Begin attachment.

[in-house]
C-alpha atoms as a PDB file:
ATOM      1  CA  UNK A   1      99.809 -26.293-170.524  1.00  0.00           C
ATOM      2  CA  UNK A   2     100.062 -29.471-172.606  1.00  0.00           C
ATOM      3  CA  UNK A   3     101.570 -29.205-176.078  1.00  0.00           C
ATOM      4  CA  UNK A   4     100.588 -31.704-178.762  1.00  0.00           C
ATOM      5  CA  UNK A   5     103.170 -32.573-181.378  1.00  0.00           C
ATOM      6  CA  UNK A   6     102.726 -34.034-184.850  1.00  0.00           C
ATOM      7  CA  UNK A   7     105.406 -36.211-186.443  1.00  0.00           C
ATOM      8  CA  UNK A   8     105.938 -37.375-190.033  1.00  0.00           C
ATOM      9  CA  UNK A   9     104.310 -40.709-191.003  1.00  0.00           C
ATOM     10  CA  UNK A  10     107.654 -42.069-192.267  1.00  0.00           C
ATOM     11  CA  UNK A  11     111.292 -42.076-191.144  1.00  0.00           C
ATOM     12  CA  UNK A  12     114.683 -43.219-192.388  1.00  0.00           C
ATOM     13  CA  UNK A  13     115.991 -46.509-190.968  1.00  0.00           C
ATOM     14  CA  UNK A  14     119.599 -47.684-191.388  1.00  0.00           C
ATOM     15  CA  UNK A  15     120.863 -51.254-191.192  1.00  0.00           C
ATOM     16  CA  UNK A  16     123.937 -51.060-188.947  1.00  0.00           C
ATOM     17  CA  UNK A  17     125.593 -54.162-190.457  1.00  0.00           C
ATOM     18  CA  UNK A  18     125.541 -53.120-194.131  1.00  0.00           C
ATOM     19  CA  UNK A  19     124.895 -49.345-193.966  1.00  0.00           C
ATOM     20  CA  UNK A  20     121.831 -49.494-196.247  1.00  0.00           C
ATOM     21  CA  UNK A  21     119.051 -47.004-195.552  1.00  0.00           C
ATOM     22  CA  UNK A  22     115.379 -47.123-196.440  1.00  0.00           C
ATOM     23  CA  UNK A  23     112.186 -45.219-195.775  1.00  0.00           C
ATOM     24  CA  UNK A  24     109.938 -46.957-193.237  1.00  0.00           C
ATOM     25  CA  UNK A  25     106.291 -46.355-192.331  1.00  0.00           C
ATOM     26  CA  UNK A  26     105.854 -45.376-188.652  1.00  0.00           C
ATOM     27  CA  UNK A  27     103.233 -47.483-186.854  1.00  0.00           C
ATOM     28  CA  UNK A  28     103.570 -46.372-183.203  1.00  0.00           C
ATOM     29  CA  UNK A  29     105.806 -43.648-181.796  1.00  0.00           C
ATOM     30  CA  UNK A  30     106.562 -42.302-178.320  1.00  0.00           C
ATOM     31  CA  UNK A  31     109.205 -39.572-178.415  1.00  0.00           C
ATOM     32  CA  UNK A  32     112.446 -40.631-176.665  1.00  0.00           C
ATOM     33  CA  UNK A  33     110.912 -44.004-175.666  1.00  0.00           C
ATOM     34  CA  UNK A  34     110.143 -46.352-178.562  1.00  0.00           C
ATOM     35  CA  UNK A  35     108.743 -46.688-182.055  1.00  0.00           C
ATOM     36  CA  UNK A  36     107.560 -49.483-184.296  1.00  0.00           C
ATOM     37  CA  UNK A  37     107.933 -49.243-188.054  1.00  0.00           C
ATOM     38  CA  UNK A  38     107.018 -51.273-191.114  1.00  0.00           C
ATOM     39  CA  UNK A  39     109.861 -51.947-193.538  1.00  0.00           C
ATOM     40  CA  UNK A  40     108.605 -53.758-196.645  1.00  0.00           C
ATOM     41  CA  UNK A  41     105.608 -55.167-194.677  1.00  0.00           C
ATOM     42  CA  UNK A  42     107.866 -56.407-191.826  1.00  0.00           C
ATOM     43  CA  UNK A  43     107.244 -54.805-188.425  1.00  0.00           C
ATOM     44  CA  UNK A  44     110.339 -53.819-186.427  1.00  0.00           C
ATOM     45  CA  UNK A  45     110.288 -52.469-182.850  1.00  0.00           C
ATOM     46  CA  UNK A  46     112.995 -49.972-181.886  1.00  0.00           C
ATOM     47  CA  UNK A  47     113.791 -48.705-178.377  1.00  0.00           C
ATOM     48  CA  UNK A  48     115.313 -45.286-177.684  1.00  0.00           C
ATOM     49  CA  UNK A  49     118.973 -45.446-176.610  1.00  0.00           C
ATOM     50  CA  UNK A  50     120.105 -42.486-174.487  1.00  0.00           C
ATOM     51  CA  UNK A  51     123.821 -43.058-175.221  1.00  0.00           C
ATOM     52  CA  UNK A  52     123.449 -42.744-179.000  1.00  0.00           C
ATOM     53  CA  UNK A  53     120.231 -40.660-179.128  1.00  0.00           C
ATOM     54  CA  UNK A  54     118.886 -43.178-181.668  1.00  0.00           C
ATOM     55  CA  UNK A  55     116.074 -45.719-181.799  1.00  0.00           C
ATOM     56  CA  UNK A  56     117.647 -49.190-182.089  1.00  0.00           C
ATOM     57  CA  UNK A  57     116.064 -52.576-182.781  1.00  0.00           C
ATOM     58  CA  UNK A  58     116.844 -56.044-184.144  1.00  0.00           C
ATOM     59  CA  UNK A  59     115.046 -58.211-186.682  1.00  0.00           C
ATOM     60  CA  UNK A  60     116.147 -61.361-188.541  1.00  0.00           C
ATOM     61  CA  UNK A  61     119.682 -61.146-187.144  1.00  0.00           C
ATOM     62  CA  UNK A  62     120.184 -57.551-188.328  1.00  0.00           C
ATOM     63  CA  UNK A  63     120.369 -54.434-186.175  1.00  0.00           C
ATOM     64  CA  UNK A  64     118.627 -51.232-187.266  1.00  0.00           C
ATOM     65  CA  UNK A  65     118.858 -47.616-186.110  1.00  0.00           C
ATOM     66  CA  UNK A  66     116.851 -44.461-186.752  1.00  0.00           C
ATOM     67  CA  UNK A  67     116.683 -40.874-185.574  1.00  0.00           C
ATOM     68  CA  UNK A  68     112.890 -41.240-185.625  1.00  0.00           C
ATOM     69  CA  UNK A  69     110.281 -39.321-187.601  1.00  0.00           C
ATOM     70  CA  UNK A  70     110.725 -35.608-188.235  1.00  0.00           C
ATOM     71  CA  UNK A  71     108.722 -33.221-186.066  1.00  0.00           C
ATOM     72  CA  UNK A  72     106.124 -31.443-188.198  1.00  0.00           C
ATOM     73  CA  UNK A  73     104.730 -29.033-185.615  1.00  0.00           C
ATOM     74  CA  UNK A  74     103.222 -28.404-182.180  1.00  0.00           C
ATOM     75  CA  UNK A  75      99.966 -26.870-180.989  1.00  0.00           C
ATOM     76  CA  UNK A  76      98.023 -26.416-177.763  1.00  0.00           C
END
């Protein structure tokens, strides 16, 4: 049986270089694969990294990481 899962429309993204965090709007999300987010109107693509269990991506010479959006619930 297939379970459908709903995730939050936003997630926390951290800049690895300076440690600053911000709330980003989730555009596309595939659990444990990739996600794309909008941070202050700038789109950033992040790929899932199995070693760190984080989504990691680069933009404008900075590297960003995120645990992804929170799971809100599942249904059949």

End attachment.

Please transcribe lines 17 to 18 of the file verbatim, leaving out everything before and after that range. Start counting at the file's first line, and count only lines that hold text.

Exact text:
ATOM     15  CA  UNK A  15     120.863 -51.254-191.192  1.00  0.00           C
ATOM     16  CA  UNK A  16     123.937 -51.060-188.947  1.00  0.00           C